By improving its operating margins, reducing its share count by 42%, and keeping its capital spending levels virtually unchanged, the chocolate maker grew its per-share free cash flow by 15.5% per year. (Free cash flow, or FCF, is what's left after a company pays all its expenses including capital expenditures.)
From just 133% growth in revenues, Hershey generated 3,571% growth in FCF per share.
Meanwhile, GE's capital-intensive business generated far lower returns from the same revenue growth. Over the same 25 years, the industrial conglomerate's FCF per share declined 16%.
Below are more details on the 25-year comparison...
Both companies returned considerable capital back to shareholders. They both paid a growing dividend and bought back stock to reduce the number of shares outstanding. But Hershey grew its dividend by more than 880%... while GE's grew about one-fourth as fast.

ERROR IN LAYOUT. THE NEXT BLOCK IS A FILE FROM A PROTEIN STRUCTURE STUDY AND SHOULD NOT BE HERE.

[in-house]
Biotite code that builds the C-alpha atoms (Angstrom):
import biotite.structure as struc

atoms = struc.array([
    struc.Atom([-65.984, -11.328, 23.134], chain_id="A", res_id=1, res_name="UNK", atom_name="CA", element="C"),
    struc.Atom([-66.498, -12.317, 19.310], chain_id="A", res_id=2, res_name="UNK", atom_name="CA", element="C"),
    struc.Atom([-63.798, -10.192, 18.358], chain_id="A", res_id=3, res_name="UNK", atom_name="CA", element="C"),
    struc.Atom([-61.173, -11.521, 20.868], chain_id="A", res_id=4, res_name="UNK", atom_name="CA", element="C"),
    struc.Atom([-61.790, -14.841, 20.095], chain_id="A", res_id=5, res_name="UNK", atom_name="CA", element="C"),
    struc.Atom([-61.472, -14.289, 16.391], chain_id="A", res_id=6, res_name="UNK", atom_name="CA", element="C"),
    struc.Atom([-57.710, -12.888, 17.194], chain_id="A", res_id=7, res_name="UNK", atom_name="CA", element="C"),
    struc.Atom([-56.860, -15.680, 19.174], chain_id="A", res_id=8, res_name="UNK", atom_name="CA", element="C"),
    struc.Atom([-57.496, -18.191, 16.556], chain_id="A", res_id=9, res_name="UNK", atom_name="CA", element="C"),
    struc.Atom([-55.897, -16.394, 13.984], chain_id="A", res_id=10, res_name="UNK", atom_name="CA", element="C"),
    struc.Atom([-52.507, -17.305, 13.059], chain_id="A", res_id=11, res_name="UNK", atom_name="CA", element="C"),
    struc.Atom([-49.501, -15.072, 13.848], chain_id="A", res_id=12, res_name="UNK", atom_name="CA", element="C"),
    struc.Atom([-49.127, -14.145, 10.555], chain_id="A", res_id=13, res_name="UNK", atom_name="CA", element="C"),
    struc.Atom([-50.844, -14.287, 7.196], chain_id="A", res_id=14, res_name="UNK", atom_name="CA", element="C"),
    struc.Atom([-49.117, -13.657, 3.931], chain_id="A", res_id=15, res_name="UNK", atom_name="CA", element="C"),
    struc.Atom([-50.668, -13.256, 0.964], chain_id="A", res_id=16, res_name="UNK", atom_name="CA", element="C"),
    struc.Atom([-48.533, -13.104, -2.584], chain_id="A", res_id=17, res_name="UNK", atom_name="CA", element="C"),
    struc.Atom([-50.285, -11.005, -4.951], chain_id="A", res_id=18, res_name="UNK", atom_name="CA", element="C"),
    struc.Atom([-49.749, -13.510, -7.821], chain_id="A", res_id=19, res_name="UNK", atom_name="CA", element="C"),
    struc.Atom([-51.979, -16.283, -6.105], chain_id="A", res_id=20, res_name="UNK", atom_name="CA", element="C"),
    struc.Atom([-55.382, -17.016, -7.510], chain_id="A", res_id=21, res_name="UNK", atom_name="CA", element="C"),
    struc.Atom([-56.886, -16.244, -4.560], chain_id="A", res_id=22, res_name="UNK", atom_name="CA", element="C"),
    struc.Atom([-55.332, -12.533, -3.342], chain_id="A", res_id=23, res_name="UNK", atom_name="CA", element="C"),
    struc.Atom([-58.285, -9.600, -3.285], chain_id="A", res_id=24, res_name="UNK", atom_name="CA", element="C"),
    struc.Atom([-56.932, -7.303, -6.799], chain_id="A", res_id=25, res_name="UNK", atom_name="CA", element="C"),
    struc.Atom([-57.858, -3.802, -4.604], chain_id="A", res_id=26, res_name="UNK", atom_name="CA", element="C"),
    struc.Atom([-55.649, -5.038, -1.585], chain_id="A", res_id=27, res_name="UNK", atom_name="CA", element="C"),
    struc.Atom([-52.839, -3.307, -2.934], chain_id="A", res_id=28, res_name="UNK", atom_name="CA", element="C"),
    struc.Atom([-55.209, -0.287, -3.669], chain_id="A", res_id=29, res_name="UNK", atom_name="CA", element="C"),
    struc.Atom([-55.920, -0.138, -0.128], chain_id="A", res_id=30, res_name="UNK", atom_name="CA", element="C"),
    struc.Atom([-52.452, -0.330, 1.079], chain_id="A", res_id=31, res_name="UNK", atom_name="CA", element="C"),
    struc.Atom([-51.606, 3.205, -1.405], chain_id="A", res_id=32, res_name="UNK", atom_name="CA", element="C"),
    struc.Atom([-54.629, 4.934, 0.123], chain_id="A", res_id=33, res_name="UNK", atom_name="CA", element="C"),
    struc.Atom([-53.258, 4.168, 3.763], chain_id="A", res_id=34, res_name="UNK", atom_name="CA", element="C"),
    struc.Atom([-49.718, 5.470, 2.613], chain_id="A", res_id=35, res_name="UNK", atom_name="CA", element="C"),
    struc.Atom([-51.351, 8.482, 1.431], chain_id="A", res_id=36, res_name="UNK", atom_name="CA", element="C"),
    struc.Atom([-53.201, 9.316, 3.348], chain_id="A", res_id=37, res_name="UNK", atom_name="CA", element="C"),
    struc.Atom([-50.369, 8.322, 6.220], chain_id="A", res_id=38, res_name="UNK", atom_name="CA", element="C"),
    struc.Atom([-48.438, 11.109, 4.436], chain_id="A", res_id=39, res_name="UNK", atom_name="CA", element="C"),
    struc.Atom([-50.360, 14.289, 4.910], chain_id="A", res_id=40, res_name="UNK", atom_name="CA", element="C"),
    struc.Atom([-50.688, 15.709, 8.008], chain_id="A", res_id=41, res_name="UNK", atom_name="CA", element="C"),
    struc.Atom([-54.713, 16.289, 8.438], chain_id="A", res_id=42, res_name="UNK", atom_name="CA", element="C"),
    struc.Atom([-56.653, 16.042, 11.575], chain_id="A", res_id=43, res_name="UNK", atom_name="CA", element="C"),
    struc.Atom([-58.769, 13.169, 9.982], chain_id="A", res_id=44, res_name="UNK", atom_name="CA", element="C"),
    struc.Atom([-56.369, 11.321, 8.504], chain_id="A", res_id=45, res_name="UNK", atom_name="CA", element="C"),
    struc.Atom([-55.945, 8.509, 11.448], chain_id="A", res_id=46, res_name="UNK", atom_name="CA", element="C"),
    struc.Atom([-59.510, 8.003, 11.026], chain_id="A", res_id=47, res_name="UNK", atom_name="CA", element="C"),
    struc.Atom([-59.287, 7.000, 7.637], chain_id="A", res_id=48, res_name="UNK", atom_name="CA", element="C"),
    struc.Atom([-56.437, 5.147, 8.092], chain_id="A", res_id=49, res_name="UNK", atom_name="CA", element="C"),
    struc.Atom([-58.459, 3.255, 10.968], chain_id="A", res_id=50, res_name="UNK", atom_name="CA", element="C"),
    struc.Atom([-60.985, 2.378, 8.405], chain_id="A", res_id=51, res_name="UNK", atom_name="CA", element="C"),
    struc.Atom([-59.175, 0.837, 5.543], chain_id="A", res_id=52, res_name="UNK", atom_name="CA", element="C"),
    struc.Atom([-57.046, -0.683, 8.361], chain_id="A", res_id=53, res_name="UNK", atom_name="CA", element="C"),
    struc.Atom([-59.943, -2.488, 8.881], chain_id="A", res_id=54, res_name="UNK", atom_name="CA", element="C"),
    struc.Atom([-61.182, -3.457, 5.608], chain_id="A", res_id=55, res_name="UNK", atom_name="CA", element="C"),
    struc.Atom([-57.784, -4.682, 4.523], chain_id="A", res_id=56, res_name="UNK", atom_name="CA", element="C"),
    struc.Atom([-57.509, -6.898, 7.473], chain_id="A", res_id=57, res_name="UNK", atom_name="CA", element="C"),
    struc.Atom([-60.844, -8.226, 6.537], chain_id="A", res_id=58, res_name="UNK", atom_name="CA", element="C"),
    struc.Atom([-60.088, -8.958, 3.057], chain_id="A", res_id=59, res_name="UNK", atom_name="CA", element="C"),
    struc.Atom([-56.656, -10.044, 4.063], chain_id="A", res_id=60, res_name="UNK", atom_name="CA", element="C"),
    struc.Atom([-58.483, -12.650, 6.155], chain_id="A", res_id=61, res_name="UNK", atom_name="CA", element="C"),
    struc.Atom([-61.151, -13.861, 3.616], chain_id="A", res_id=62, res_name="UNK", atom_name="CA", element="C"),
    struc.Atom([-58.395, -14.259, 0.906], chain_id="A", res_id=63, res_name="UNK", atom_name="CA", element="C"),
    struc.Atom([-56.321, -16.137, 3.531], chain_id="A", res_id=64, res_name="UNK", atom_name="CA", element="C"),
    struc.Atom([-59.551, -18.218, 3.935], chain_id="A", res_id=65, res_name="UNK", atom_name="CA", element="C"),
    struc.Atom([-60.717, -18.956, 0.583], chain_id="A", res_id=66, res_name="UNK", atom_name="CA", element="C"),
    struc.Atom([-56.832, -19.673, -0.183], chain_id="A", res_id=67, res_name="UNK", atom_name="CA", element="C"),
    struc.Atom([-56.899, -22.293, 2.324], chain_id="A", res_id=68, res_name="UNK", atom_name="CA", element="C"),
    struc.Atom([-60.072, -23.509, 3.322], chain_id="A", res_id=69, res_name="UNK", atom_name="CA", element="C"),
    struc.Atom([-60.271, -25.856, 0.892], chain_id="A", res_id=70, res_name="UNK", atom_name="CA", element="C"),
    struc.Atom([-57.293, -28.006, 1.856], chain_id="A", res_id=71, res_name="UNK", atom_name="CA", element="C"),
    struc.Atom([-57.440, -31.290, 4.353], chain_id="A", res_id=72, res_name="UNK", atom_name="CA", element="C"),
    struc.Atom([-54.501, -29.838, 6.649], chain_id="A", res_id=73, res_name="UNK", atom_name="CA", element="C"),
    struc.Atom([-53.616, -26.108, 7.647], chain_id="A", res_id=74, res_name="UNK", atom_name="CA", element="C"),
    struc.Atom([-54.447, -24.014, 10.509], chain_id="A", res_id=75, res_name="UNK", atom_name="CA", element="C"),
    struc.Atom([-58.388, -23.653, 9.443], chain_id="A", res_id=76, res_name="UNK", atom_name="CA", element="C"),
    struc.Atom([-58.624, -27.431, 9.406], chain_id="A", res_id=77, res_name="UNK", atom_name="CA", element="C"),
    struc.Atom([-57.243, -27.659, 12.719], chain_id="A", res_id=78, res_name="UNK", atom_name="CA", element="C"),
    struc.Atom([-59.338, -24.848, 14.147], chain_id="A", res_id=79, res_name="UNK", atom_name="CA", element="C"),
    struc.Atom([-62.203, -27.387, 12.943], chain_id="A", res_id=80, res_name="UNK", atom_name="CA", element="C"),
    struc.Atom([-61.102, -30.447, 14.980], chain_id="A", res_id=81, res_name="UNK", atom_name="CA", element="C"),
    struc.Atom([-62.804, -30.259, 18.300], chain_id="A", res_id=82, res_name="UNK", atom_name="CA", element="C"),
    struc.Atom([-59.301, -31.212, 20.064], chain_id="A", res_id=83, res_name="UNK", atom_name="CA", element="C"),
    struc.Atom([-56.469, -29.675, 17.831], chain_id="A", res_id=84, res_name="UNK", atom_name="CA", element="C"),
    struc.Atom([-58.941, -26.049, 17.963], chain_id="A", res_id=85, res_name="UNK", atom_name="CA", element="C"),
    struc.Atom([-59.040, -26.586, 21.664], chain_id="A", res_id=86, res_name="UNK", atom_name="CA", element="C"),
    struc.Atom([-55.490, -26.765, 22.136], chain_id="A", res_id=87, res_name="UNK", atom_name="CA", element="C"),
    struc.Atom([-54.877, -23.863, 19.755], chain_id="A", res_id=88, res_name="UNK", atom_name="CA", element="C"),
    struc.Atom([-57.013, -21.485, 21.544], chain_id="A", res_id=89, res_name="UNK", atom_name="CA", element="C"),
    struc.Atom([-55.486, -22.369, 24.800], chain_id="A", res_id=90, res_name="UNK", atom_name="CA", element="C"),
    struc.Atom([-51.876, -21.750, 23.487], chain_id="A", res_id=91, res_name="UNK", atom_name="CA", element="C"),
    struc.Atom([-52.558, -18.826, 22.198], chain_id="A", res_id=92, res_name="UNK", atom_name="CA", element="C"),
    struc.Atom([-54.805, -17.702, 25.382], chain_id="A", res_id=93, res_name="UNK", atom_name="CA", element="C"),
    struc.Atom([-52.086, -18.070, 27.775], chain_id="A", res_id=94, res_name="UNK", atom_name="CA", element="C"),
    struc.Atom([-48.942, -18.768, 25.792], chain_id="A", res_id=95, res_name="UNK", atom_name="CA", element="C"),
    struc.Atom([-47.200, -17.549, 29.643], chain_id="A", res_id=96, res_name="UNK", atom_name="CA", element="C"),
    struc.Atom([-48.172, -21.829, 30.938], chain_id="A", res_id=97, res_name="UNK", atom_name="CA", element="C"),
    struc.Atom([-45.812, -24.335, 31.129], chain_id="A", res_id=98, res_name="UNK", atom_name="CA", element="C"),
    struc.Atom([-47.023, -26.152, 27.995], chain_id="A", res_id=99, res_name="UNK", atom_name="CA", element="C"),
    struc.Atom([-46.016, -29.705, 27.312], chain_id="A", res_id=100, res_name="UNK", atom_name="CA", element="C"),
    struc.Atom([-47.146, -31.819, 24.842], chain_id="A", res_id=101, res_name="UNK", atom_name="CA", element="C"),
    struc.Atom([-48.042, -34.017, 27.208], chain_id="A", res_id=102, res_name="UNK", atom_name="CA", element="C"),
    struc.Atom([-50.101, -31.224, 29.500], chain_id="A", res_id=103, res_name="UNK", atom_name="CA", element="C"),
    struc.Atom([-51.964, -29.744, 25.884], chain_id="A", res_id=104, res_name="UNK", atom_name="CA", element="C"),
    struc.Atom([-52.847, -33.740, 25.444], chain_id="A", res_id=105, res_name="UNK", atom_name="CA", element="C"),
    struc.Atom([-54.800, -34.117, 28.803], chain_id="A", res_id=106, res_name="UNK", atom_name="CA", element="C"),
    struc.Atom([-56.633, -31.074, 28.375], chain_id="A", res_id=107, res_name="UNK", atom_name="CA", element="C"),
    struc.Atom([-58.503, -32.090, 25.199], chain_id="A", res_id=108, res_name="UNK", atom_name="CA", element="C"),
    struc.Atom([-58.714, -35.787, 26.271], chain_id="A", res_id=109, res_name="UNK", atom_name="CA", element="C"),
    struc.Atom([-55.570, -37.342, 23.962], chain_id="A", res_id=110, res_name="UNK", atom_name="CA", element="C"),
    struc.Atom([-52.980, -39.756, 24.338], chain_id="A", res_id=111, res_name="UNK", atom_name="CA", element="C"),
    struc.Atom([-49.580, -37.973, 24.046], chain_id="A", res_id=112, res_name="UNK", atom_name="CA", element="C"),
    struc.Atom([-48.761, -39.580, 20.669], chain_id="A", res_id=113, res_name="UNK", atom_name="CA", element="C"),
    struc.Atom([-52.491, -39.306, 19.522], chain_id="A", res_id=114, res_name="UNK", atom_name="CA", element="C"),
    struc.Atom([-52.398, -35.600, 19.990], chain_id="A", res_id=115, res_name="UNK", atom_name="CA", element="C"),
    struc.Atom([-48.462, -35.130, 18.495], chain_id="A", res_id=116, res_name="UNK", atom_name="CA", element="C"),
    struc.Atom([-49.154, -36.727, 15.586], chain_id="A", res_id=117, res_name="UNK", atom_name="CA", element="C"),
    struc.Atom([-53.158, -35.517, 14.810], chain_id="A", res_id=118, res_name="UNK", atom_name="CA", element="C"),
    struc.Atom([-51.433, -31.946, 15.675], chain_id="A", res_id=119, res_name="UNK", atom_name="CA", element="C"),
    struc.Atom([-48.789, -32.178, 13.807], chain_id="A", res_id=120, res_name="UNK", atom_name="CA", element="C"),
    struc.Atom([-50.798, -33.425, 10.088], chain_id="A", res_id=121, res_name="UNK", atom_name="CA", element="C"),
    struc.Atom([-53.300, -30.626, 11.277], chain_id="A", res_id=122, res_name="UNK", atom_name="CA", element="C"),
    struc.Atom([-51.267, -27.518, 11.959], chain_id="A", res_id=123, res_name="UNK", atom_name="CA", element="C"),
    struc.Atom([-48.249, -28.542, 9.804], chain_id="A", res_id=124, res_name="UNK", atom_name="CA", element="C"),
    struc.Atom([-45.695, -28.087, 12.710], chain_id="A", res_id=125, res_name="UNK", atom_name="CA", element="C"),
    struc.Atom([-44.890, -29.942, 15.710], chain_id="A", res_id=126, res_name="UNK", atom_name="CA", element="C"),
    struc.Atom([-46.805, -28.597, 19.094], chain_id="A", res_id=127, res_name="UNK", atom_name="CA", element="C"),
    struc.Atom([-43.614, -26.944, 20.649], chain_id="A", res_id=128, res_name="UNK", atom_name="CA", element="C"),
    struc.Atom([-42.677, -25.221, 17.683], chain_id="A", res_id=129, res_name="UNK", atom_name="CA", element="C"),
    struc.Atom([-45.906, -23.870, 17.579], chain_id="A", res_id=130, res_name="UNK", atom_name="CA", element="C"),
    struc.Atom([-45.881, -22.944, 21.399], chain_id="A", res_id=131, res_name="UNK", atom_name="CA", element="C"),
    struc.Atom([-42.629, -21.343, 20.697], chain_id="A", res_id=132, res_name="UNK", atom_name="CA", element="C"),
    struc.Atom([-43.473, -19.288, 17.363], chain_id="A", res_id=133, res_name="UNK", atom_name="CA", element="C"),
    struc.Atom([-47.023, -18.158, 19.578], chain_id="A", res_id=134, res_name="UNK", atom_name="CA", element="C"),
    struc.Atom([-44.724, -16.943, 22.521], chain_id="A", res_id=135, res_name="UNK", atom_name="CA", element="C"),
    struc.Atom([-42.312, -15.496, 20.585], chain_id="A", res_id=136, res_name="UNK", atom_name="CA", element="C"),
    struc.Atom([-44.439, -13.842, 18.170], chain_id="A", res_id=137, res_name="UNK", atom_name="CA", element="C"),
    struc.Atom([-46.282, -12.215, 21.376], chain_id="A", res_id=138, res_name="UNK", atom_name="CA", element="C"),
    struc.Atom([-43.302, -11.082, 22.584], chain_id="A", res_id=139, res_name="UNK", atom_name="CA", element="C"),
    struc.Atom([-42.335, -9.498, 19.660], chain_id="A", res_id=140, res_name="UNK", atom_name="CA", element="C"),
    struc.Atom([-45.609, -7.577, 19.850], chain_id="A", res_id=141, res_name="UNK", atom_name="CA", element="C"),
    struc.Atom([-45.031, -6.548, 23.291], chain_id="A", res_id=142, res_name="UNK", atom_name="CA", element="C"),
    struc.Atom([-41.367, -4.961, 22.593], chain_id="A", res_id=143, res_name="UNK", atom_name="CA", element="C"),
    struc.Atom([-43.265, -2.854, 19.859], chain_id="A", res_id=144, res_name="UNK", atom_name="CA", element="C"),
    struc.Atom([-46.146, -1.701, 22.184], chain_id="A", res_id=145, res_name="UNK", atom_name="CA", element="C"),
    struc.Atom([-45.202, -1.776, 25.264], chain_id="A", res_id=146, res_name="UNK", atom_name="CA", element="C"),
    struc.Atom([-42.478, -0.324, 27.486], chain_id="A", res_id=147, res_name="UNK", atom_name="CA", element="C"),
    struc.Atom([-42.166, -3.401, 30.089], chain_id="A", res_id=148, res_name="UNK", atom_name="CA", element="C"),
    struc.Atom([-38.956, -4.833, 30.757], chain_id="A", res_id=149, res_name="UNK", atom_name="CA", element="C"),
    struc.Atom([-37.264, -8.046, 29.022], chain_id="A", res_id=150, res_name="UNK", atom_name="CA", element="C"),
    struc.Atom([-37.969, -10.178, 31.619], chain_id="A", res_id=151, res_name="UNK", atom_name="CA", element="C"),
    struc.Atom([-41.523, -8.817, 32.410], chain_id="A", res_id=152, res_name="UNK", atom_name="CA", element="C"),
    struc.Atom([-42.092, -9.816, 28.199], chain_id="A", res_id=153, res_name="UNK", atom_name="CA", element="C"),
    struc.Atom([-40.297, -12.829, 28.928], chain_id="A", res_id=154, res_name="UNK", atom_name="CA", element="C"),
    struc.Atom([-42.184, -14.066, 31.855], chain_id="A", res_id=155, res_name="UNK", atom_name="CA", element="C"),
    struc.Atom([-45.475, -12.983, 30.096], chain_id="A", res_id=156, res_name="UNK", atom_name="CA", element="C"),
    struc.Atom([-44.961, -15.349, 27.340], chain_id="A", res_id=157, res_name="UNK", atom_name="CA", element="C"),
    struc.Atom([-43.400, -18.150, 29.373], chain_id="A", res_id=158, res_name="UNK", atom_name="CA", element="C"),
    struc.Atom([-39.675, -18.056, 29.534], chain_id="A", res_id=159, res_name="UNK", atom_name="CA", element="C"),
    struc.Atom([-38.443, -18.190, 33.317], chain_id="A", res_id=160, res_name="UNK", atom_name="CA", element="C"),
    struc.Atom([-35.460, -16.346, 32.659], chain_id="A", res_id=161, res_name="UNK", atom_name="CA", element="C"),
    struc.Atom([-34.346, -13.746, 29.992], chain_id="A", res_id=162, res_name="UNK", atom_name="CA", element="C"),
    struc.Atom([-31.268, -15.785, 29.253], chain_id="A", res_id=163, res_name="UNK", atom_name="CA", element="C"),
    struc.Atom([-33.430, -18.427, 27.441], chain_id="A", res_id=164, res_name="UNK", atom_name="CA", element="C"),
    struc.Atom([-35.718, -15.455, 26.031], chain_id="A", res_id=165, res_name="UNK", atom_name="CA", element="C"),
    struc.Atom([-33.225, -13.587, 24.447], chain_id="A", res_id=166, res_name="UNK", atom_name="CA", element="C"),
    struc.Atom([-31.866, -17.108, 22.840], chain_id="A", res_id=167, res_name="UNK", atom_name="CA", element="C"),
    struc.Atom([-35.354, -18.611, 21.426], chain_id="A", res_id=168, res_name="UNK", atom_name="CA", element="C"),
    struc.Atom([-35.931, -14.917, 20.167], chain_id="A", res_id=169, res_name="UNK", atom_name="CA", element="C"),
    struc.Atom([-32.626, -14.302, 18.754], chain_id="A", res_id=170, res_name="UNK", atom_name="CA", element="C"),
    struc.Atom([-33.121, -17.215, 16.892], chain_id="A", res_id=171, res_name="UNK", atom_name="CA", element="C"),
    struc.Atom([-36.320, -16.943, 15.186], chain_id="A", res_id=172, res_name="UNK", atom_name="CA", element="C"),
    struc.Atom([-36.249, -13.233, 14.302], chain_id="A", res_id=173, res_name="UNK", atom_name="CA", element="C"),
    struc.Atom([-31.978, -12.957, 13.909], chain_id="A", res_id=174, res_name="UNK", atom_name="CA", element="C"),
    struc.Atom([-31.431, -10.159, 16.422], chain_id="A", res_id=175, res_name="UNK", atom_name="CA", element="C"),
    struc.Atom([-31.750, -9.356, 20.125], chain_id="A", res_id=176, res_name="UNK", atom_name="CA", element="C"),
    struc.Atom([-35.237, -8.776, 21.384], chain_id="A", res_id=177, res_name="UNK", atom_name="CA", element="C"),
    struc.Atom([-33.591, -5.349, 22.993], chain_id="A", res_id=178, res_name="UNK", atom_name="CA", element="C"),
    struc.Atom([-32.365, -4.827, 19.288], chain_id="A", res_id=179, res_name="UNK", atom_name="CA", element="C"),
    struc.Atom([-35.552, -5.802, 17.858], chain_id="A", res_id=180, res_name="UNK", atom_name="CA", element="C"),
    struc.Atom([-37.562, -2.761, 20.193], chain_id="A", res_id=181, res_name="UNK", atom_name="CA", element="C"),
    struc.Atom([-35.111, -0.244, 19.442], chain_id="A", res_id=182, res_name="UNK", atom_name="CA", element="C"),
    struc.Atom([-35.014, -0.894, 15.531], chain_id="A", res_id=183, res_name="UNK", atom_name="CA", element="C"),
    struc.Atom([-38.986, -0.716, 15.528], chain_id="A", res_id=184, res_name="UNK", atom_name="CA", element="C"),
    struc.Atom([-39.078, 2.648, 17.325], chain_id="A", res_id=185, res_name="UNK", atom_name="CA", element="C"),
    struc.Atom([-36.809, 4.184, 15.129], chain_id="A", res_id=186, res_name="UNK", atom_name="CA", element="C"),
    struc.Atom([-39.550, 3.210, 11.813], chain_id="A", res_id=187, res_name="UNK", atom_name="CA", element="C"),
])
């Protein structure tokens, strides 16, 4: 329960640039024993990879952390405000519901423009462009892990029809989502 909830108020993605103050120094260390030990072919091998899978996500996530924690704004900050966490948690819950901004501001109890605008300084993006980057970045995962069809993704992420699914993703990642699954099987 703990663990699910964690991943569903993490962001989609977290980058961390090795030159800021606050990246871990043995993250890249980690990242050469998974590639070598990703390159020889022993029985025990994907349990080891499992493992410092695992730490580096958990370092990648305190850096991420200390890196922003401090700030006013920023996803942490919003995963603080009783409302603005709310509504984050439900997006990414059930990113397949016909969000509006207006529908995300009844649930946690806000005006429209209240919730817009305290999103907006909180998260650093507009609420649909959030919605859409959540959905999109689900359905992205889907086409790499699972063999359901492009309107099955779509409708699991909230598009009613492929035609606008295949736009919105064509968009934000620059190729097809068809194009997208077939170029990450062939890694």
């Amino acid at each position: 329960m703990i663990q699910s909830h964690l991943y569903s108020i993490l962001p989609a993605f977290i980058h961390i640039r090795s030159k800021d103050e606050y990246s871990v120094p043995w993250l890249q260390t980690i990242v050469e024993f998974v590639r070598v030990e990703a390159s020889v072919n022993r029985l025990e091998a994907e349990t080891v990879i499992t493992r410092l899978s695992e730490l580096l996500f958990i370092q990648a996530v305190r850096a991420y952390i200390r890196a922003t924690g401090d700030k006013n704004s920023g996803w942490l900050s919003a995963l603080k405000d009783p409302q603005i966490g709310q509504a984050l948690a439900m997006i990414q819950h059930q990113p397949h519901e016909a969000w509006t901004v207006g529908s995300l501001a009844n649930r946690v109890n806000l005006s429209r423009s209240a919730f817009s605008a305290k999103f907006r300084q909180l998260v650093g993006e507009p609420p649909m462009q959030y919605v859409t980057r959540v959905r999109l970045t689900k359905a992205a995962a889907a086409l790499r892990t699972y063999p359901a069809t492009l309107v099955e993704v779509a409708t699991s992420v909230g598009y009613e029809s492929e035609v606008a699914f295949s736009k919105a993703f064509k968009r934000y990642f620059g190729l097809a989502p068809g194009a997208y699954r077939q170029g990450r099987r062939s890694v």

And more important, Hershey's asset-light, capital-efficient business ensured the company's FCF could easily cover its large dividend.
That's not true at GE. Prior to recent dividend cuts, GE paid an annual dividend of $0.84 per share... But FCF per share – after accounting for bloated capital expenditures – amounts to only $0.42 per share.
Worse, its per-share FCF still falls short of GE's new, lower annual dividend of $0.48 per share. This is ultimately unsustainable.
By contrast, Hershey's business is exceedingly sustainable. It's one of the most sustainable on the planet.
And that's not just because of the capital efficiency. It's also a result of the enduring nature of the products it sells...
Our grandparents enjoyed the same Hershey's chocolate bars 50 years ago that our great-grandkids will enjoy 50 years from now. And that makes Hershey a must-have in your portfolio.
We've been fans of Hershey for more than a decade. And after a significant decline in shares, it's now trading at an attractive price.
When the stock market provides an opportunity like this, we need to take it...